A Missing Word

Letter to the Editor, the Pioneer, 25 February I886:
‘Sir,—A few days ago a correspondent in your columns
wanted to know what happened to an “obnoxious mariner”
in byegone days. He said the playful practice of dropping
the O.M. on a desert island rhymed to something.
So it does—a whole lot of things. Perhaps this may help ‘—

‘The Musical Toon Tree’.

The bold buccaneer, who had scuttled too soon
(Id est, ere obtaining the last, least doubloon)
Smack, brigantine, frigate, yacht, convoy or schoon–
er was held by his crew an incompetent 'coon';
And, though he had brought them through gale and typhoon,
Had given them treasure—and maidens to 'spoon',
They were wont—like mad dogs at the full of the moon—
To bind him and strip him to breeches and shoon;
Then, seeking some 'key' where the blue breakers croon
O'er the coral reef fringing the placid lagoon,
Where the 'pig' men call 'long' is boiled, roasted or stewn
By the innocent native at morn and at noon;
Where life is affliction and death is a boon
(Such islands e'en now o'er the south seas are strewn)
They would drop there the Captain—a hapless Maroon.


Shah, Sultan, Prince, Kaiser, King, Negus, or Woon,
You may search, if you like, from December to June,
Rack Roget's Thesaurus and read till you swoon,
But, unless you work in some allusion to 'dune',
I don't think you'll get a fresh rhyme to Maroon.

Rising to the challenge a little late (133 years) the 
People of the Kipling List have suggested this sequel
on March 19th 2020: 

'Take a swim if you need one, you useless gossoon !'.

So, stripped to his shirt and a torn pantaloon
Saying 'when I escape I will murder that goon
He was probably naught but a third-rate quadroon
Or even, God save us, a mere octaroon,'
With nothing to eat save a stale macaroon
And no green stuff in sight on the flanks of the dune
And fearing a tiger or ravenous baboon,
With a hideous cry like an ailing bassoon.
Aghast at the echoing wails of a loon
Saying 'I must take courage, else I'm a poltroon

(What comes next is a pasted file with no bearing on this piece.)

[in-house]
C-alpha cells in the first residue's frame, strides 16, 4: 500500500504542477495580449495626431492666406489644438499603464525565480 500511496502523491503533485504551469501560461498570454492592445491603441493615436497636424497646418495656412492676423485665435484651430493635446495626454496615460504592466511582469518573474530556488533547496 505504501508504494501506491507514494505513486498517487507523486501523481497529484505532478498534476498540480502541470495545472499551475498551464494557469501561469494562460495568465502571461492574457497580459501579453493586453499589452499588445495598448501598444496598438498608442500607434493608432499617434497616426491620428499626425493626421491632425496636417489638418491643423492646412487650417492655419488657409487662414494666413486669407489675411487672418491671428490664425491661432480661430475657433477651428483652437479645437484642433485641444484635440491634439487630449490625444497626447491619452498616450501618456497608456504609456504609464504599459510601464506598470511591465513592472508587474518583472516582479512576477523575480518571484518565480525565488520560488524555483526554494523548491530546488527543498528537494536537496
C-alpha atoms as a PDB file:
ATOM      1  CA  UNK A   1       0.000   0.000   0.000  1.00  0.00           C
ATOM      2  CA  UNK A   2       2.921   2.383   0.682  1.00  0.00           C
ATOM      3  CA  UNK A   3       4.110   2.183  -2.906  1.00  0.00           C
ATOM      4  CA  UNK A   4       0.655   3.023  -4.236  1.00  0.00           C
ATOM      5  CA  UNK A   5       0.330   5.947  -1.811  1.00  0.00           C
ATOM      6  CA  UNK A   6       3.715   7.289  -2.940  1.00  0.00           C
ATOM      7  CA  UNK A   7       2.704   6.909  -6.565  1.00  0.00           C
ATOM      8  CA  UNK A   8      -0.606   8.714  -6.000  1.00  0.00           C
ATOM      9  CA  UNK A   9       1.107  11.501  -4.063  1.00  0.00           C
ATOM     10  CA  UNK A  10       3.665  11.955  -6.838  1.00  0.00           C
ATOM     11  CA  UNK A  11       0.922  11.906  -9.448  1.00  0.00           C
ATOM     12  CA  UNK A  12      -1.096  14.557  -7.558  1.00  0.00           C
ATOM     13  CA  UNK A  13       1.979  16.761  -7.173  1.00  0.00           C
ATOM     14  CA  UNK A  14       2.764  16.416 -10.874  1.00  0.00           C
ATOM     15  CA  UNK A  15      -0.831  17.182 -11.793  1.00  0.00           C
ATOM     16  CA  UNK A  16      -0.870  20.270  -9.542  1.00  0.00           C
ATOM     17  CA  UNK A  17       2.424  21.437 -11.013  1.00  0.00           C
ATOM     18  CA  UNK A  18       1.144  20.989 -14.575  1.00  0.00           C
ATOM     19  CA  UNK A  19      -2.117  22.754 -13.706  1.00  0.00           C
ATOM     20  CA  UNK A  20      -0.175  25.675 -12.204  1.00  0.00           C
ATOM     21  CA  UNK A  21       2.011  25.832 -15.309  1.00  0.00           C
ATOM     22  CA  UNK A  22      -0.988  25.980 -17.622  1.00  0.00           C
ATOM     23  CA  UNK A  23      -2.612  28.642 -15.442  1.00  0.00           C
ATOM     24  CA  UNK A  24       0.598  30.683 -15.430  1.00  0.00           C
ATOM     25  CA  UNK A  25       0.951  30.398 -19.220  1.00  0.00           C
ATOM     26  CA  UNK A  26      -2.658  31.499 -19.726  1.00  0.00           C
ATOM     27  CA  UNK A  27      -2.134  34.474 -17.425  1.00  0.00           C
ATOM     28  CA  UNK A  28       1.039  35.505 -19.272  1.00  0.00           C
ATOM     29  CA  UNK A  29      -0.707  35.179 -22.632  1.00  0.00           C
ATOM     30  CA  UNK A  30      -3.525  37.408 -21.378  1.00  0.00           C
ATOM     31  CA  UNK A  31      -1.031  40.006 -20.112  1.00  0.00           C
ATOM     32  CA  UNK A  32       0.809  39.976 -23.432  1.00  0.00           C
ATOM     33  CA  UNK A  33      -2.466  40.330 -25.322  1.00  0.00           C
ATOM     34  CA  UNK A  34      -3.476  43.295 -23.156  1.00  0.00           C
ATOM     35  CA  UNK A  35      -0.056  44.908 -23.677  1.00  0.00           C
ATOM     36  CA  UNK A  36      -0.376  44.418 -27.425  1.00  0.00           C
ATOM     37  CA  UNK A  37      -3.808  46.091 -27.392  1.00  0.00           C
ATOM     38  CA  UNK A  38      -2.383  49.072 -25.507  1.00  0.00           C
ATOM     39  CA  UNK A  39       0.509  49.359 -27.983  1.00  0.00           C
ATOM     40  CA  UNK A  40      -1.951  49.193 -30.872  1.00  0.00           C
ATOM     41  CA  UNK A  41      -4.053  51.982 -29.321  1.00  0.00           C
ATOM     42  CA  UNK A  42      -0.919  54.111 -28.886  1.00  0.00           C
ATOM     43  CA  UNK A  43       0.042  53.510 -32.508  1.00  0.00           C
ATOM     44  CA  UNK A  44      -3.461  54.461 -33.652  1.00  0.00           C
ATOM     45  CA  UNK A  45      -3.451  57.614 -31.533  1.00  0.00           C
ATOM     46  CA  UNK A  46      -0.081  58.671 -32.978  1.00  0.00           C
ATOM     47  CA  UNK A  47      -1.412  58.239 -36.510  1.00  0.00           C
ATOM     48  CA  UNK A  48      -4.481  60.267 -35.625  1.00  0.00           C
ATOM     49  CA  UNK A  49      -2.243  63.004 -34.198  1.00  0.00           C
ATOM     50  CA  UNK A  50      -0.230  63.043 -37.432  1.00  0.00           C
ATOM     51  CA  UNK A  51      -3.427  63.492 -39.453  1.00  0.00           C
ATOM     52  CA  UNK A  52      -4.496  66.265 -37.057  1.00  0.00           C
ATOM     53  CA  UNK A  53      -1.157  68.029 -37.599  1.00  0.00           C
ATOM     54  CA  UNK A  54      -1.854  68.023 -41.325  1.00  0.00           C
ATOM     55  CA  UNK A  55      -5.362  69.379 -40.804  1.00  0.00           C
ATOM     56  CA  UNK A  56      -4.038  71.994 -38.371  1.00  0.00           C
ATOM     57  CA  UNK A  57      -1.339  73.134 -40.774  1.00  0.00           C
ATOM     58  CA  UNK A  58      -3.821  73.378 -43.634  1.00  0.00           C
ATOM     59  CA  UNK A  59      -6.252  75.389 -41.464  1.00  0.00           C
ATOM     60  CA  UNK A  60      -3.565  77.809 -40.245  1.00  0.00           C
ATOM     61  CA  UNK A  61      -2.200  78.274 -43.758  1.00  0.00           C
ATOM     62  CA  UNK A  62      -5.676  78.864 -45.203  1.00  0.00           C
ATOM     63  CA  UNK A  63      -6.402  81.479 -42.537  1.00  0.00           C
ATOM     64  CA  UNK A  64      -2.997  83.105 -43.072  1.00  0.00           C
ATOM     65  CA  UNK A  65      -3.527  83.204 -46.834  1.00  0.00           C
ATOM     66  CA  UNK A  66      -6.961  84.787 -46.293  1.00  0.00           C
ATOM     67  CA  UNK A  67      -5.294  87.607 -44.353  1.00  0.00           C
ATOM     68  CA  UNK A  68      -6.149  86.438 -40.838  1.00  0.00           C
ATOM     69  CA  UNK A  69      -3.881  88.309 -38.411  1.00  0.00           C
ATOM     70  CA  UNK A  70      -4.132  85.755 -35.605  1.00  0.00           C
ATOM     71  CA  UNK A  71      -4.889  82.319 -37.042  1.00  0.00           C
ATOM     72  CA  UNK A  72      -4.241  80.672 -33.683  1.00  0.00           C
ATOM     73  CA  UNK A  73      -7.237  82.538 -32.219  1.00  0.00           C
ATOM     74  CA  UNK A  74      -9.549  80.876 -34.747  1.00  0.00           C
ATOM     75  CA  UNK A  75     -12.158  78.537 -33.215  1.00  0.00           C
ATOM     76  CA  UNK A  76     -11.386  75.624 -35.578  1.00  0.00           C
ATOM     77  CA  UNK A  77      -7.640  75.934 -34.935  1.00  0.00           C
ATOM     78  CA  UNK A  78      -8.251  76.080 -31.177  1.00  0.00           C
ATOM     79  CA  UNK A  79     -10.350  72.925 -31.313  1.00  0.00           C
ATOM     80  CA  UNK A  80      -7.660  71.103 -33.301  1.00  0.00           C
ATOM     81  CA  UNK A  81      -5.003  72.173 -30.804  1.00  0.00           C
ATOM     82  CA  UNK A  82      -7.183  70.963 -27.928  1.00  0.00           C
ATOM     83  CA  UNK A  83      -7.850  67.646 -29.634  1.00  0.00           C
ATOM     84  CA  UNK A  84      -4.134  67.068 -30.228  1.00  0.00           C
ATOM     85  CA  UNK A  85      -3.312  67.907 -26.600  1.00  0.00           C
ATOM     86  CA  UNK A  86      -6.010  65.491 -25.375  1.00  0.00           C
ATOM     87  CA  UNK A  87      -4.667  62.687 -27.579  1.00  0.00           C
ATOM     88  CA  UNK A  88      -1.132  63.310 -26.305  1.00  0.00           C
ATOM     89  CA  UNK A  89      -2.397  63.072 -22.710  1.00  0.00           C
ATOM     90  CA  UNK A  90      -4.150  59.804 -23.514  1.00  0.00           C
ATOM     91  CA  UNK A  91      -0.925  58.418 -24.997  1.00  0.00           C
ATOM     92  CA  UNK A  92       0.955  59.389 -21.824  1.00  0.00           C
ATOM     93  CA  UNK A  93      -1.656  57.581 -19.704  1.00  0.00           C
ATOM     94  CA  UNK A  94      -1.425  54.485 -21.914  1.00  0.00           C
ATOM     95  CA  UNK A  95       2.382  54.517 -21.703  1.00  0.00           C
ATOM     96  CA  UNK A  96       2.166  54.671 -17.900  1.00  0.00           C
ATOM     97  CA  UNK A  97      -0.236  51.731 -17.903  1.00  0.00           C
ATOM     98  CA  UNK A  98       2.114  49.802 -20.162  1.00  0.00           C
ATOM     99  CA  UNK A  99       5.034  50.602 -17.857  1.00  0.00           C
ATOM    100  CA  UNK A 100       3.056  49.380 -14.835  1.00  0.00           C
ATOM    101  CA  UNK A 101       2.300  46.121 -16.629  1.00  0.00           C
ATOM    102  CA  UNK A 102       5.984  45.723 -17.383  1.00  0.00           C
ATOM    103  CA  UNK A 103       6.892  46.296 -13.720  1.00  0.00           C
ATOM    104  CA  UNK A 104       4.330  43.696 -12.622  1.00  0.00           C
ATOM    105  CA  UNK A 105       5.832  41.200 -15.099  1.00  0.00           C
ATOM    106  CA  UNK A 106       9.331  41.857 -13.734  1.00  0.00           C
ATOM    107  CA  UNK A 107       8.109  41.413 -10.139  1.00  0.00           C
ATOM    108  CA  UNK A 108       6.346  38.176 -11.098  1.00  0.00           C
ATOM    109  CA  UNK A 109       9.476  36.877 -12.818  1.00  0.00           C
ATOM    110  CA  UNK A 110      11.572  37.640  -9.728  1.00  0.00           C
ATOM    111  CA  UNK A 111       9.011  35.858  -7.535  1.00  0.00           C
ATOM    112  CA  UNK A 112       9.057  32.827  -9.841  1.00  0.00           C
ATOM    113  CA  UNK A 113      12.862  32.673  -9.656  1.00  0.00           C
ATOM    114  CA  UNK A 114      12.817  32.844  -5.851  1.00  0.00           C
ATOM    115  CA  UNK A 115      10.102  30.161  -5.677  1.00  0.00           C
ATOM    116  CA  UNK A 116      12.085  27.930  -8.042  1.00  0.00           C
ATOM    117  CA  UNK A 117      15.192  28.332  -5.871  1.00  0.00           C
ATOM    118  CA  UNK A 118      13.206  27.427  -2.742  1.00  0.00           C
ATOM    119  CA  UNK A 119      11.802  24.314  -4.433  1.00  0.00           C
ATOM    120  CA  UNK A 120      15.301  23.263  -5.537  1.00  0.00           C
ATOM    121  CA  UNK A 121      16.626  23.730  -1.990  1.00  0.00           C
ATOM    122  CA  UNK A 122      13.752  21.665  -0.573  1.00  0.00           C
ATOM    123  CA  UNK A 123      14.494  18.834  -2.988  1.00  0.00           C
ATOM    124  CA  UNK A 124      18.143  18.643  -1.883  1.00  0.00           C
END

There's really no point in appearing jejune'
He went onwards singing a heartening tune. 

Imagine his horror to meet a platoon
Of mercenaries led by an ugly Walloon
Who was – evidently – a tiresome buffoon
And had just disembarked from a hot air balloon
With a dire secret weapon, a savage raccoon. 
A racoon
But he'd noticed a stone with a strange ancient rune
Which confirmed his celestial role as Glaroon
So plunging the beast in a handy spitoon
He brandished a perfectly fearful harpoon
Which he happened to find in a nearbye cocoon  
Refusing to plead or at worst importune
And assuming French guise (from his schooldays a boon)
To the mercenary crew he declared 
                                                       Salut! Une
Amie indienne me confirme qu'une belle lune,
(—His grip on the rhythm had gone—) qu'aucune dune
Ne cache au Deccan, ou précisément Pune, 
Lui révèle le secret d'un combat sans rancune;
Lui déclare que ce raton laveur (dit "raccoon")
Cédera en vitesse au wombat, dont de Troon
(En Ecosse) j'ai l'adresse— 

D'où Monsieur G Hoon* nous envoie LA SOLUTION:
Le wombat Pachoun (c'est son nom) qui arrive,
Vêtu de Paroun, muni d'aloo Bokhara— 
[A prune!] 
            Se proclamera ROI
...Accompagné 	 d'une des Wallonnes. 

*Anciennement ministre de la Défense  ("Buffoon")